Sharing Between Condominium Corporations

In the case of OCCC 574 v. OCCC 573, there was a retaining wall located (essentially between the two condominiums) partially on each property. About 60% of the retaining wall was on the OCCC 574 property, and about 40% of the retaining wall was on the OCCC 573 property. The retaining wall was nearing the end of its life, and needed to be rebuilt. There was no registered agreement addressing responsibility for the retaining wall. The two corporations could not agree on the sharing, and this dispute ultimately ended up in Court. Our firm acted for OCCC 574, which was entirely successful on the Application. 

OCCC 574 argued that the cost-sharing should be 60/40 (based upon the relative portions of the retaining wall as actually located on each property). Among other things, OCCC 573 argued that it should only be responsible for 8.11% of the cost, based upon the original proposed location of the retaining wall shown on the original site plan for the development. 

Again, the Court agreed with OCCC 574. The Court said:

574 owns roughly 60% of the Wall. 573 owns roughly 40%. This suggests the obvious starting point to allocate the costs of repairing and maintaining the Wall. There is no cogent evidence that suggests a fairer way to allocate costs.

The Court also decided – on the facts of this case – that it didn’t make sense to try to allocate the cost-sharing obligations based upon the relative benefit of the retaining wall to each property.  The Court said that the retaining wall clearly benefited both properties and the relative benefit to each was not a helpful or practical method to determine responsibility (in this case).

The Court also awarded OCCC 574 costs on a substantial indemnity basis, in light of the history of the dispute. The Court also noted the reasonableness of the costs claimed by OCCC 574.

In the case of CCC 519 v. OCSCC 656 et al., there was an electrical vault on the CCC 519 property containing electric switchgear (“ESG”) serving three condominiums. Again, there was no registered agreement. The ESG was past its reasonable life expectancy, and needed replacement. CCC 519 argued that the other condominium corporations should share the costs (to repair, maintain and replace the ESG) based upon the relative benefit received by each property. The Court agreed, based upon the principle that there would otherwise be an “unjust enrichment” to the other condominiums corporations.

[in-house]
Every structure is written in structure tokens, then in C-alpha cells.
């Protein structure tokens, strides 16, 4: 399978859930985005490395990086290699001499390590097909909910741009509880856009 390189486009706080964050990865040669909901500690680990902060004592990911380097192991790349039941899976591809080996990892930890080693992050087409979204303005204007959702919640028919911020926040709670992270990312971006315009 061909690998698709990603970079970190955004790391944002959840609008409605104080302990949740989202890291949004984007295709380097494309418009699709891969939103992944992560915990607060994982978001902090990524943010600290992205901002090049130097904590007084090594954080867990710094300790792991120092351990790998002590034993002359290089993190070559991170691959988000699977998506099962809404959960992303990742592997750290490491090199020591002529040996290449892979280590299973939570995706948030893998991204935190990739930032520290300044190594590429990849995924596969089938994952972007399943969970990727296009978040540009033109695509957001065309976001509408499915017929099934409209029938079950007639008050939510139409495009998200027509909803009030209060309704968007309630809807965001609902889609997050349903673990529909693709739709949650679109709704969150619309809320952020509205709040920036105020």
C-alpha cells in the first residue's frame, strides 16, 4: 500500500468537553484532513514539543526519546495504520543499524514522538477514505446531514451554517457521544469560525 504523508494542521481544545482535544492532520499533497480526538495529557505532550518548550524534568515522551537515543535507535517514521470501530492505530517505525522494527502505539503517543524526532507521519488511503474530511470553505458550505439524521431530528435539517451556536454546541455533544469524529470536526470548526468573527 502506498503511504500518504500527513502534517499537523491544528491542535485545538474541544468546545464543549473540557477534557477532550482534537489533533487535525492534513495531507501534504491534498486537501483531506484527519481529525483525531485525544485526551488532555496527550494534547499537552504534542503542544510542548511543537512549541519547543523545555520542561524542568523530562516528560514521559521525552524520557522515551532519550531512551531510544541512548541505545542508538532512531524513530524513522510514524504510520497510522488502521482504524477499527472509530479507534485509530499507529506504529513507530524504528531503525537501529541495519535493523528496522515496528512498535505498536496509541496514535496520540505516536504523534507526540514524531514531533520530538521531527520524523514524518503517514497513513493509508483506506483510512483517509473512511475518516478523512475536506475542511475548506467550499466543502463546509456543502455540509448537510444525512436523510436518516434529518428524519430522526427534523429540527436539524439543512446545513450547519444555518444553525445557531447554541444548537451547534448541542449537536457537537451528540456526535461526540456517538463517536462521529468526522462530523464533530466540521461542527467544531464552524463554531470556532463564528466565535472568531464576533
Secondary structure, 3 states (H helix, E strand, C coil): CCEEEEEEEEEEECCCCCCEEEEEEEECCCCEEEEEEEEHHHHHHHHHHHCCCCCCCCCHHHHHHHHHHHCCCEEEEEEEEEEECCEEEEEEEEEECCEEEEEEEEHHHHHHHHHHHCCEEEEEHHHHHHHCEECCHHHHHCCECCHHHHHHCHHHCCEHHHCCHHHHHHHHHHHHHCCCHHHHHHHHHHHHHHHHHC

The Court directed a reference to determine an equitable sharing of the costs as between the three corporations. 

OCSCC 656 appealed the decision. The decision was upheld by the Ontario Court of Appeal.

In our view, the decisions in these cases make good sense and stand for the following basic principle:  When there is no agreement respecting cost-sharing for a shared facility, the goal should be to come up with a sharing that is fair and reasonable in all of the circumstances.

We also add the following:

  1. For condominium corporations, these sorts of disagreements about shared facilities should hopefully be reduced if and when the proposed Section 21.1 of the Condominium Act comes into force.  By way of summary, Section 21.1 will make shared facilities agreements mandatory in most such cases.
  2. In our view, much of the confusion has been caused by some historical legal precedents which, in our respectful view, are simply not correct in law. The case of TSCC 1633 v. TSCC 1809 is an important example. In that case, TSCC 1809 had the benefit of an easement over part of the TSCC 1633 lands, namely a shared laneway.  However, there was no cost-sharing agreement.  The Court determined that there was no legal basis on which TSCC 1809 could be forced to contribute to the laneway costs. Respectfully, we don’t agree with the TSCC 1633 decision.   

In our view, a long-standing principle of our common law is that someone having the benefit of an exclusive easement over another person’s property bears the obligation to maintain and repair the easement lands. In the case of shared rights (for instance, where both the owner and easement holder have the right to use the easement lands), it follows, in our view, that the repair and maintenance obligations should be reasonably shared.   

In the case of condominium properties, note as well that Section 12 of the Condominium Act may create statutory easement rights. Section 12 (1) 4 states as follows:


12 (1) The following easements are appurtenant to each unit and shall be for the benefit of the owner of the unit and the corporation:

4.  If a corporation is entitled to use a service or facility in common with another corporation, an easement for access to and for the installation and maintenance of the service or facility over the land of the other corporation, described in accordance with the regulations made under this Act.

Note the specific reference to maintenance in the above section. 

In our view, easements are also appurtenant interests that normally form part of the common elements (accordingly falling within the obligations of the corporation to repair and maintain the common elements). 

Again:  If these obligations are shared with another party, in our view the task is to determine a fair and reasonable sharing (not whether or not the basic obligations exist).

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